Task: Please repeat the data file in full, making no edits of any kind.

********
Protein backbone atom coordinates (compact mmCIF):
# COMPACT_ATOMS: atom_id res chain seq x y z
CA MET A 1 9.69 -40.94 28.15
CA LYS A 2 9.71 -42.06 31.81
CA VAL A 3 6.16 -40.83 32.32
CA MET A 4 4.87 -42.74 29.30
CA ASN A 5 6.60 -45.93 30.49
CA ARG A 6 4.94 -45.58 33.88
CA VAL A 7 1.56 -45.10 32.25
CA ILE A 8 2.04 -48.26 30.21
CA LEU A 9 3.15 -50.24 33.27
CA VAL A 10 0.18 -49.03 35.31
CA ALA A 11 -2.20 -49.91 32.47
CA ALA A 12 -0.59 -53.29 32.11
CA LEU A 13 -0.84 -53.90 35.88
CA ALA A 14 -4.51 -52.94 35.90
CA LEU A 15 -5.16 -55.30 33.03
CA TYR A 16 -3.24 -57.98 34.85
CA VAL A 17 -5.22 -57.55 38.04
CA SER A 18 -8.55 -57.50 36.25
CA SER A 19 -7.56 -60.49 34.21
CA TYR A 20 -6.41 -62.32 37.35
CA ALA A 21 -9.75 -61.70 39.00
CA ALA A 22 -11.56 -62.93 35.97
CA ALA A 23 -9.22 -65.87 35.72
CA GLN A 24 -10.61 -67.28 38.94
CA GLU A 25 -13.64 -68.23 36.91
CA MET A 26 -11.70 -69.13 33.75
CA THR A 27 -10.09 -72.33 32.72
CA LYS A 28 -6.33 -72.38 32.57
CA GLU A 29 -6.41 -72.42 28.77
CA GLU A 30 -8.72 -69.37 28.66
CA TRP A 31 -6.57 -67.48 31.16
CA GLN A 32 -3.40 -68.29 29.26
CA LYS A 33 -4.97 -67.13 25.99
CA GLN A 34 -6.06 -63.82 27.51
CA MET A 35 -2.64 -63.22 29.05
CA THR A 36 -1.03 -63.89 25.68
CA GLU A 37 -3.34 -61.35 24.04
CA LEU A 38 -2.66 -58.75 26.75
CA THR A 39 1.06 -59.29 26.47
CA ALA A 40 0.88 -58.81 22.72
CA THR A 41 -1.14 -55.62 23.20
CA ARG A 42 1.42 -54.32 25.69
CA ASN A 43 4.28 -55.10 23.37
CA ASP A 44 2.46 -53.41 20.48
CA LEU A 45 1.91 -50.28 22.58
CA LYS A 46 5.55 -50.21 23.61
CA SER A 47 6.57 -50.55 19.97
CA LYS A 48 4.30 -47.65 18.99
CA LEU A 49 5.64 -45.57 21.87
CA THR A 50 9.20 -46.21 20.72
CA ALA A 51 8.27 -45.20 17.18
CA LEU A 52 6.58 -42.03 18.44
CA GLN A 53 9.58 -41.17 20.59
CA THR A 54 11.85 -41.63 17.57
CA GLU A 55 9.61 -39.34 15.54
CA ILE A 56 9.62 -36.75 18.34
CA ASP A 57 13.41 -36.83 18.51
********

Protein backbone atom coordinates (compact mmCIF):
# COMPACT_ATOMS: atom_id res chain seq x y z
CA MET A 1 9.69 -40.94 28.15
CA LYS A 2 9.71 -42.06 31.81
CA VAL A 3 6.16 -40.83 32.32
CA MET A 4 4.87 -42.74 29.30
CA ASN A 5 6.60 -45.93 30.49
CA ARG A 6 4.94 -45.58 33.88
CA VAL A 7 1.56 -45.10 32.25
CA ILE A 8 2.04 -48.26 30.21
CA LEU A 9 3.15 -50.24 33.27
CA VAL A 10 0.18 -49.03 35.31
CA ALA A 11 -2.20 -49.91 32.47
CA ALA A 12 -0.59 -53.29 32.11
CA LEU A 13 -0.84 -53.90 35.88
CA ALA A 14 -4.51 -52.94 35.90
CA LEU A 15 -5.16 -55.30 33.03
CA TYR A 16 -3.24 -57.98 34.85
CA VAL A 17 -5.22 -57.55 38.04
CA SER A 18 -8.55 -57.50 36.25
CA SER A 19 -7.56 -60.49 34.21
CA TYR A 20 -6.41 -62.32 37.35
CA ALA A 21 -9.75 -61.70 39.00
CA ALA A 22 -11.56 -62.93 35.97
CA ALA A 23 -9.22 -65.87 35.72
CA GLN A 24 -10.61 -67.28 38.94
CA GLU A 25 -13.64 -68.23 36.91
CA MET A 26 -11.70 -69.13 33.75
CA THR A 27 -10.09 -72.33 32.72
CA LYS A 28 -6.33 -72.38 32.57
CA GLU A 29 -6.41 -72.42 28.77
CA GLU A 30 -8.72 -69.37 28.66
CA TRP A 31 -6.57 -67.48 31.16
CA GLN A 32 -3.40 -68.29 29.26
CA LYS A 33 -4.97 -67.13 25.99
CA GLN A 34 -6.06 -63.82 27.51
CA MET A 35 -2.64 -63.22 29.05
CA THR A 36 -1.03 -63.89 25.68
CA GLU A 37 -3.34 -61.35 24.04
CA LEU A 38 -2.66 -58.75 26.75
CA THR A 39 1.06 -59.29 26.47
CA ALA A 40 0.88 -58.81 22.72
CA THR A 41 -1.14 -55.62 23.20
CA ARG A 42 1.42 -54.32 25.69
CA ASN A 43 4.28 -55.10 23.37
CA ASP A 44 2.46 -53.41 20.48
CA LEU A 45 1.91 -50.28 22.58
CA LYS A 46 5.55 -50.21 23.61
CA SER A 47 6.57 -50.55 19.97
CA LYS A 48 4.30 -47.65 18.99
CA LEU A 49 5.64 -45.57 21.87
CA THR A 50 9.20 -46.21 20.72
CA ALA A 51 8.27 -45.20 17.18
CA LEU A 52 6.58 -42.03 18.44
CA GLN A 53 9.58 -41.17 20.59
CA THR A 54 11.85 -41.63 17.57
CA GLU A 55 9.61 -39.34 15.54
CA ILE A 56 9.62 -36.75 18.34
CA ASP A 57 13.41 -36.83 18.51